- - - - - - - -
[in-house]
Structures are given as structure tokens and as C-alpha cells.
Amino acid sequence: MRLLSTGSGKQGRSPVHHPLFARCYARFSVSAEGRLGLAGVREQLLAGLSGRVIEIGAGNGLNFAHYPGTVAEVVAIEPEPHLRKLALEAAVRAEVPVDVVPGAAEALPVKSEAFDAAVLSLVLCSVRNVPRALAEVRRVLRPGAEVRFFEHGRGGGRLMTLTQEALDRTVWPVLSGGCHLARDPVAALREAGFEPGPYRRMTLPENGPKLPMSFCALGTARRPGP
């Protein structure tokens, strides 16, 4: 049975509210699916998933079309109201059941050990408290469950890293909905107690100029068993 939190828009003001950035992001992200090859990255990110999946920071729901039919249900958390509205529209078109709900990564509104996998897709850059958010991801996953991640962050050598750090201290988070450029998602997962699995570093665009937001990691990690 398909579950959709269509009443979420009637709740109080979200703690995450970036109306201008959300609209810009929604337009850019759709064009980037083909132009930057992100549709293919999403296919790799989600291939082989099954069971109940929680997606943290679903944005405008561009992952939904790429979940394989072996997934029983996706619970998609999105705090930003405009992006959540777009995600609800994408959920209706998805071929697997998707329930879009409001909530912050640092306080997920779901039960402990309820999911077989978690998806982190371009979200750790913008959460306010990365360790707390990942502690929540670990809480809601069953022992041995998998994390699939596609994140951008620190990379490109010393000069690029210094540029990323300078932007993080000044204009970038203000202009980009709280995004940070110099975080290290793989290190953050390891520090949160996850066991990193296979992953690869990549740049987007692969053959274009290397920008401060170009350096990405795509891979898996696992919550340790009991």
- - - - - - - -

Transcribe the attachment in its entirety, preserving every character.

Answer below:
[in-house]
Structures are given as structure tokens and as C-alpha cells.
Amino acid sequence: MRLLSTGSGKQGRSPVHHPLFARCYARFSVSAEGRLGLAGVREQLLAGLSGRVIEIGAGNGLNFAHYPGTVAEVVAIEPEPHLRKLALEAAVRAEVPVDVVPGAAEALPVKSEAFDAAVLSLVLCSVRNVPRALAEVRRVLRPGAEVRFFEHGRGGGRLMTLTQEALDRTVWPVLSGGCHLARDPVAALREAGFEPGPYRRMTLPENGPKLPMSFCALGTARRPGP
């Protein structure tokens, strides 16, 4: 049975509210699916998933079309109201059941050990408290469950890293909905107690100029068993 939190828009003001950035992001992200090859990255990110999946920071729901039919249900958390509205529209078109709900990564509104996998897709850059958010991801996953991640962050050598750090201290988070450029998602997962699995570093665009937001990691990690 398909579950959709269509009443979420009637709740109080979200703690995450970036109306201008959300609209810009929604337009850019759709064009980037083909132009930057992100549709293919999403296919790799989600291939082989099954069971109940929680997606943290679903944005405008561009992952939904790429979940394989072996997934029983996706619970998609999105705090930003405009992006959540777009995600609800994408959920209706998805071929697997998707329930879009409001909530912050640092306080997920779901039960402990309820999911077989978690998806982190371009979200750790913008959460306010990365360790707390990942502690929540670990809480809601069953022992041995998998994390699939596609994140951008620190990379490109010393000069690029210094540029990323300078932007993080000044204009970038203000202009980009709280995004940070110099975080290290793989290190953050390891520090949160996850066991990193296979992953690869990549740049987007692969053959274009290397920008401060170009350096990405795509891979898996696992919550340790009991």